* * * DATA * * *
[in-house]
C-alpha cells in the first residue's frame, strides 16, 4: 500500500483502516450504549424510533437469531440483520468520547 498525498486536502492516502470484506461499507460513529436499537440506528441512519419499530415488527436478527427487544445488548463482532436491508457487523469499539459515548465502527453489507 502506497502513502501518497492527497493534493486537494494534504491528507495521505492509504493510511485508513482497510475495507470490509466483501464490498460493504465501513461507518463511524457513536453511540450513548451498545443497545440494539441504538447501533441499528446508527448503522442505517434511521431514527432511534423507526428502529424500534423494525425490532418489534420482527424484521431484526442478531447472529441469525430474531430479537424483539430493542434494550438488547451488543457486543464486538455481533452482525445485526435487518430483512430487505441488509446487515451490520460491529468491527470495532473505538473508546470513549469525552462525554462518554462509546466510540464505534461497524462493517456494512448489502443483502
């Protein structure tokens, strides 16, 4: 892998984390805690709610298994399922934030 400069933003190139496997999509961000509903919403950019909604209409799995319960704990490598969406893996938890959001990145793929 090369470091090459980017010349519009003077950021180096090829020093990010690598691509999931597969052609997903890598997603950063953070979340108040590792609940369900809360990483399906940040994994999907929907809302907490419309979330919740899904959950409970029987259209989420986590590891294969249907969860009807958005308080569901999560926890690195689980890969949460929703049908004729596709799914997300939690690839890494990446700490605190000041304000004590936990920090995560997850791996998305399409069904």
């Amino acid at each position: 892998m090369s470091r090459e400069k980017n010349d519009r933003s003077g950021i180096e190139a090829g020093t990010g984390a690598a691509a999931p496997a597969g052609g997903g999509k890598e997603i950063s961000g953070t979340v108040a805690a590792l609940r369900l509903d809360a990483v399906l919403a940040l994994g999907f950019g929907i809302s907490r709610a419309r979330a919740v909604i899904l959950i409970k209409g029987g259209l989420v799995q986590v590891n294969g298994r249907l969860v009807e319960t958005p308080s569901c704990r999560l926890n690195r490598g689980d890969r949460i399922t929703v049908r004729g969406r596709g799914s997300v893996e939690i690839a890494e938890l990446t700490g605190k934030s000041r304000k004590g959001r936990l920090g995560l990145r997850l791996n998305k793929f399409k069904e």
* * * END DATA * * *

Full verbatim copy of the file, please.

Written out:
[in-house]
C-alpha cells in the first residue's frame, strides 16, 4: 500500500483502516450504549424510533437469531440483520468520547 498525498486536502492516502470484506461499507460513529436499537440506528441512519419499530415488527436478527427487544445488548463482532436491508457487523469499539459515548465502527453489507 502506497502513502501518497492527497493534493486537494494534504491528507495521505492509504493510511485508513482497510475495507470490509466483501464490498460493504465501513461507518463511524457513536453511540450513548451498545443497545440494539441504538447501533441499528446508527448503522442505517434511521431514527432511534423507526428502529424500534423494525425490532418489534420482527424484521431484526442478531447472529441469525430474531430479537424483539430493542434494550438488547451488543457486543464486538455481533452482525445485526435487518430483512430487505441488509446487515451490520460491529468491527470495532473505538473508546470513549469525552462525554462518554462509546466510540464505534461497524462493517456494512448489502443483502
């Protein structure tokens, strides 16, 4: 892998984390805690709610298994399922934030 400069933003190139496997999509961000509903919403950019909604209409799995319960704990490598969406893996938890959001990145793929 090369470091090459980017010349519009003077950021180096090829020093990010690598691509999931597969052609997903890598997603950063953070979340108040590792609940369900809360990483399906940040994994999907929907809302907490419309979330919740899904959950409970029987259209989420986590590891294969249907969860009807958005308080569901999560926890690195689980890969949460929703049908004729596709799914997300939690690839890494990446700490605190000041304000004590936990920090995560997850791996998305399409069904």
């Amino acid at each position: 892998m090369s470091r090459e400069k980017n010349d519009r933003s003077g950021i180096e190139a090829g020093t990010g984390a690598a691509a999931p496997a597969g052609g997903g999509k890598e997603i950063s961000g953070t979340v108040a805690a590792l609940r369900l509903d809360a990483v399906l919403a940040l994994g999907f950019g929907i809302s907490r709610a419309r979330a919740v909604i899904l959950i409970k209409g029987g259209l989420v799995q986590v590891n294969g298994r249907l969860v009807e319960t958005p308080s569901c704990r999560l926890n690195r490598g689980d890969r949460i399922t929703v049908r004729g969406r596709g799914s997300v893996e939690i690839a890494e938890l990446t700490g605190k934030s000041r304000k004590g959001r936990l920090g995560l990145r997850l791996n998305k793929f399409k069904e």